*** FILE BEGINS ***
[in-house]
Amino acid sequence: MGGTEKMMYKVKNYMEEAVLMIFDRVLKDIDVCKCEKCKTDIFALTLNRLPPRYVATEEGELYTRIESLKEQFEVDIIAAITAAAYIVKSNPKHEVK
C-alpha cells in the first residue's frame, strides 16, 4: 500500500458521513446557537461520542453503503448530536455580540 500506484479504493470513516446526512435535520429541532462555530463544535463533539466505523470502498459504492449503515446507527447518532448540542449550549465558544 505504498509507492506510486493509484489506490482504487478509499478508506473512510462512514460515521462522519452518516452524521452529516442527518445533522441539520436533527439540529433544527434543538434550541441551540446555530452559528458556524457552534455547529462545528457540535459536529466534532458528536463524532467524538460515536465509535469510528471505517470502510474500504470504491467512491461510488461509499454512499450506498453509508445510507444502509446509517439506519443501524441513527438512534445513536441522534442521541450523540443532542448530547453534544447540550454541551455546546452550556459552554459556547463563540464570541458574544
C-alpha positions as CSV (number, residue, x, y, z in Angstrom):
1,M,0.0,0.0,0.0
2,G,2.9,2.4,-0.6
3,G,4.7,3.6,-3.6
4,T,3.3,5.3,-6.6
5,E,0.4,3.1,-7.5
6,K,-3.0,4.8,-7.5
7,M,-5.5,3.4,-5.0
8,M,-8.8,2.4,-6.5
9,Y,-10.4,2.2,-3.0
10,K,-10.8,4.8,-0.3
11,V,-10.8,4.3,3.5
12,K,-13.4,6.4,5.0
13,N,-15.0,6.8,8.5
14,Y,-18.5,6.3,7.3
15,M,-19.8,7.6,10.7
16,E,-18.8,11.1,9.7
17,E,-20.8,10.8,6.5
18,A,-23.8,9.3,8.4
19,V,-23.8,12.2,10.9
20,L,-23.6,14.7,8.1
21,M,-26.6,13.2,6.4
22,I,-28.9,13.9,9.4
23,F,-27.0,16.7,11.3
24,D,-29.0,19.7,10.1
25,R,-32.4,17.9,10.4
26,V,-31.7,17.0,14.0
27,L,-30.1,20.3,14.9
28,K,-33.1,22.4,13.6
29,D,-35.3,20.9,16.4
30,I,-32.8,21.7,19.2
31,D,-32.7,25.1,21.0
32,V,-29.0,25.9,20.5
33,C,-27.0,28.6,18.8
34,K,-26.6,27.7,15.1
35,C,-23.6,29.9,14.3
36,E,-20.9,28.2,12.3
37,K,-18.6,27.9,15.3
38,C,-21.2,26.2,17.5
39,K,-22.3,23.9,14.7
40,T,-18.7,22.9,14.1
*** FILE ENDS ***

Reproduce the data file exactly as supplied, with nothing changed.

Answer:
[in-house]
Amino acid sequence: MGGTEKMMYKVKNYMEEAVLMIFDRVLKDIDVCKCEKCKTDIFALTLNRLPPRYVATEEGELYTRIESLKEQFEVDIIAAITAAAYIVKSNPKHEVK
C-alpha cells in the first residue's frame, strides 16, 4: 500500500458521513446557537461520542453503503448530536455580540 500506484479504493470513516446526512435535520429541532462555530463544535463533539466505523470502498459504492449503515446507527447518532448540542449550549465558544 505504498509507492506510486493509484489506490482504487478509499478508506473512510462512514460515521462522519452518516452524521452529516442527518445533522441539520436533527439540529433544527434543538434550541441551540446555530452559528458556524457552534455547529462545528457540535459536529466534532458528536463524532467524538460515536465509535469510528471505517470502510474500504470504491467512491461510488461509499454512499450506498453509508445510507444502509446509517439506519443501524441513527438512534445513536441522534442521541450523540443532542448530547453534544447540550454541551455546546452550556459552554459556547463563540464570541458574544
C-alpha positions as CSV (number, residue, x, y, z in Angstrom):
1,M,0.0,0.0,0.0
2,G,2.9,2.4,-0.6
3,G,4.7,3.6,-3.6
4,T,3.3,5.3,-6.6
5,E,0.4,3.1,-7.5
6,K,-3.0,4.8,-7.5
7,M,-5.5,3.4,-5.0
8,M,-8.8,2.4,-6.5
9,Y,-10.4,2.2,-3.0
10,K,-10.8,4.8,-0.3
11,V,-10.8,4.3,3.5
12,K,-13.4,6.4,5.0
13,N,-15.0,6.8,8.5
14,Y,-18.5,6.3,7.3
15,M,-19.8,7.6,10.7
16,E,-18.8,11.1,9.7
17,E,-20.8,10.8,6.5
18,A,-23.8,9.3,8.4
19,V,-23.8,12.2,10.9
20,L,-23.6,14.7,8.1
21,M,-26.6,13.2,6.4
22,I,-28.9,13.9,9.4
23,F,-27.0,16.7,11.3
24,D,-29.0,19.7,10.1
25,R,-32.4,17.9,10.4
26,V,-31.7,17.0,14.0
27,L,-30.1,20.3,14.9
28,K,-33.1,22.4,13.6
29,D,-35.3,20.9,16.4
30,I,-32.8,21.7,19.2
31,D,-32.7,25.1,21.0
32,V,-29.0,25.9,20.5
33,C,-27.0,28.6,18.8
34,K,-26.6,27.7,15.1
35,C,-23.6,29.9,14.3
36,E,-20.9,28.2,12.3
37,K,-18.6,27.9,15.3
38,C,-21.2,26.2,17.5
39,K,-22.3,23.9,14.7
40,T,-18.7,22.9,14.1